Tag Archives: Eurozone

Wolf on Eurozone

It’s been an eventful week on the global financial scene. Market crashes on Thursday, bungees back up a fair way, fears of Greek contagion on Friday, Eurozone commanders fire a trillion dollars at the problem on Sunday and the markets boom on Monday.

Problem solved? Obviously not. A bit of time has been bought. Martin Wolf of the FT has some ideas on what needs to be done with that time. Read the link now, before the FT takes it off their free offering. Wolf argues that the Eurozone countries have been diverging for years now between those who build up current account surpluses and those who have increasingly run deficits. Not only are fiscal imbalances now rampant, but the weaker countries need to catch up in terms of competitiveness. Continue reading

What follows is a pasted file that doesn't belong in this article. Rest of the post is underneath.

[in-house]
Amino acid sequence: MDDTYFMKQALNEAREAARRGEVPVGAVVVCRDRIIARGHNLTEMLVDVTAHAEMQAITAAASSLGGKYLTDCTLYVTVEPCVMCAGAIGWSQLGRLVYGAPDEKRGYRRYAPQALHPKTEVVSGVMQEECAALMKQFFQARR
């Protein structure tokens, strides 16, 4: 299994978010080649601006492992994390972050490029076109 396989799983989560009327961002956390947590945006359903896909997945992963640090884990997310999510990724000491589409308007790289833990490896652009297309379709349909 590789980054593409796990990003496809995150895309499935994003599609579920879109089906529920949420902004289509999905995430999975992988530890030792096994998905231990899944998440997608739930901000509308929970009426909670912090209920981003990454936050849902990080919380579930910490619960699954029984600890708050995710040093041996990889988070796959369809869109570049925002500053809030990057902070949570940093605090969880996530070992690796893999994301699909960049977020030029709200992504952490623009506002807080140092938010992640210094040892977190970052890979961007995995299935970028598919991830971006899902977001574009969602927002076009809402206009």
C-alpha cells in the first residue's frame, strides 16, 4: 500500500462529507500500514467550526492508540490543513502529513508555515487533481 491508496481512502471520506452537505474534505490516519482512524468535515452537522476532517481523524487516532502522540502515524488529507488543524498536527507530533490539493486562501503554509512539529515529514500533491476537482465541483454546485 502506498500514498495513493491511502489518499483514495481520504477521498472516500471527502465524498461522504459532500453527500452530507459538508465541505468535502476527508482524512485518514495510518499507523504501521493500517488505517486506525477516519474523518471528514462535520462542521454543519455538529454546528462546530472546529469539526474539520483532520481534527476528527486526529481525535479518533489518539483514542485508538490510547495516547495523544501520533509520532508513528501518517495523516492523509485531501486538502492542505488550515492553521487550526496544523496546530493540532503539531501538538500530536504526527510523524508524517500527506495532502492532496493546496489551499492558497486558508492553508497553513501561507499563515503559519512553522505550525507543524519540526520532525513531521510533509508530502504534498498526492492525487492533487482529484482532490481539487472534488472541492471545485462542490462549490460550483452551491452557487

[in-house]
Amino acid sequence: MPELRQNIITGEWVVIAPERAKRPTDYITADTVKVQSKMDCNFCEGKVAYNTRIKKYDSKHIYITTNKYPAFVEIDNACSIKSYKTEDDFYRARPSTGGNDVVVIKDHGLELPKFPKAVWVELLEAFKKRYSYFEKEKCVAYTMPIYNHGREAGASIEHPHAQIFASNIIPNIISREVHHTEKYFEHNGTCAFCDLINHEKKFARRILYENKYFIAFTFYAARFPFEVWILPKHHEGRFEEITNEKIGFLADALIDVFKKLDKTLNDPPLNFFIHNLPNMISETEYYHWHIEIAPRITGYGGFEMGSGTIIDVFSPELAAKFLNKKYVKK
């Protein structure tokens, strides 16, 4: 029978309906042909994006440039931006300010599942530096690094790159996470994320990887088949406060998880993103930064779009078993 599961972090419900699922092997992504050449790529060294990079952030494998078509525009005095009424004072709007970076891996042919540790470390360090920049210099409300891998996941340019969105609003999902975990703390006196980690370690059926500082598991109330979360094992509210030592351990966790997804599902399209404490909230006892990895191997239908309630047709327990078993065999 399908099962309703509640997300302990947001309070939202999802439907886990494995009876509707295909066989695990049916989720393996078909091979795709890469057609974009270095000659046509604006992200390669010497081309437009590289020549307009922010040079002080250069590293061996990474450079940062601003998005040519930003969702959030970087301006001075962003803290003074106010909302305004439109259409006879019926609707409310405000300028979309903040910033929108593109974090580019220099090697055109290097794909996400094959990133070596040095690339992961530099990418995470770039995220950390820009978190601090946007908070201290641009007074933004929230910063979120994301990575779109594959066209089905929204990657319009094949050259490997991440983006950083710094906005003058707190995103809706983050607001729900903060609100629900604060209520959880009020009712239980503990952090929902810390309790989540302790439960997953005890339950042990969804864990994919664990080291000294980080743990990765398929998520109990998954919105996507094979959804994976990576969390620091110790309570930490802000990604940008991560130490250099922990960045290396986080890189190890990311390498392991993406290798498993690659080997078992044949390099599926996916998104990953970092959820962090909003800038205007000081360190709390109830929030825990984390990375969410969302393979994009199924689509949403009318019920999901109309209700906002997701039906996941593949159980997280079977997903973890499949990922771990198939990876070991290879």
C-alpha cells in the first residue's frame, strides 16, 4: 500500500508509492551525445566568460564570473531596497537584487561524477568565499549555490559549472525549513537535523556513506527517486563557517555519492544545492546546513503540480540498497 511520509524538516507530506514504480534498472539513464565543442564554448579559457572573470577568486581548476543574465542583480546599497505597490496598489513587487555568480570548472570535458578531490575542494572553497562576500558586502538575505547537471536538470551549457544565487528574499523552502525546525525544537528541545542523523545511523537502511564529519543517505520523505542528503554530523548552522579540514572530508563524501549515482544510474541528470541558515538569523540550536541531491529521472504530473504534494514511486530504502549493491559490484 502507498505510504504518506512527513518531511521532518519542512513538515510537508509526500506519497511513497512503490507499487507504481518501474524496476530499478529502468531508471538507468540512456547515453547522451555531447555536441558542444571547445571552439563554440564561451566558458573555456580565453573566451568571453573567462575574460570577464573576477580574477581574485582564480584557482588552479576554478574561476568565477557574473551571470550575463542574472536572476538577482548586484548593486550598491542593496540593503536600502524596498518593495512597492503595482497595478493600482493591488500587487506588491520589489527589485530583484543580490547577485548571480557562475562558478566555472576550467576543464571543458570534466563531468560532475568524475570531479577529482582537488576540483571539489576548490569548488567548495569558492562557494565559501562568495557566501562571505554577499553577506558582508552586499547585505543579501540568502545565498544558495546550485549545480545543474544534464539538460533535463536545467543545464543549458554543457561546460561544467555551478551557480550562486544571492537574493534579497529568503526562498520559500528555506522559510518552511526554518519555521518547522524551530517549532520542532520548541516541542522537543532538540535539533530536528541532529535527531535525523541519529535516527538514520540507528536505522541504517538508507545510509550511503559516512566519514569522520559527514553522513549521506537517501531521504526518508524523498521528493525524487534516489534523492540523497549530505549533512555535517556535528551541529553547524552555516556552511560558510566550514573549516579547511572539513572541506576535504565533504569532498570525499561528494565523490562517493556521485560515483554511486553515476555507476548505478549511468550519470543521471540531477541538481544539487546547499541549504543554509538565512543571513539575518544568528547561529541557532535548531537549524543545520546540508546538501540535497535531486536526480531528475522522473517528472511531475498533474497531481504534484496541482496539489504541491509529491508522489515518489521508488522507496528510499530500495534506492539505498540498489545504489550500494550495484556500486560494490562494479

Eurozone moves out of recession

As is now usual, good news, like the end of a recession, comes with provisos. So while it’s great that the Eurozone has officially moved out of recession, it doesn’t mean we’re out of the woods yet. Economists had expected 0.5% growth quarter-on-quarter, but the best Eurozone countries could do was 0.4%. ┬áPessimists believe the low figure indicates a slower than hoped for recovery.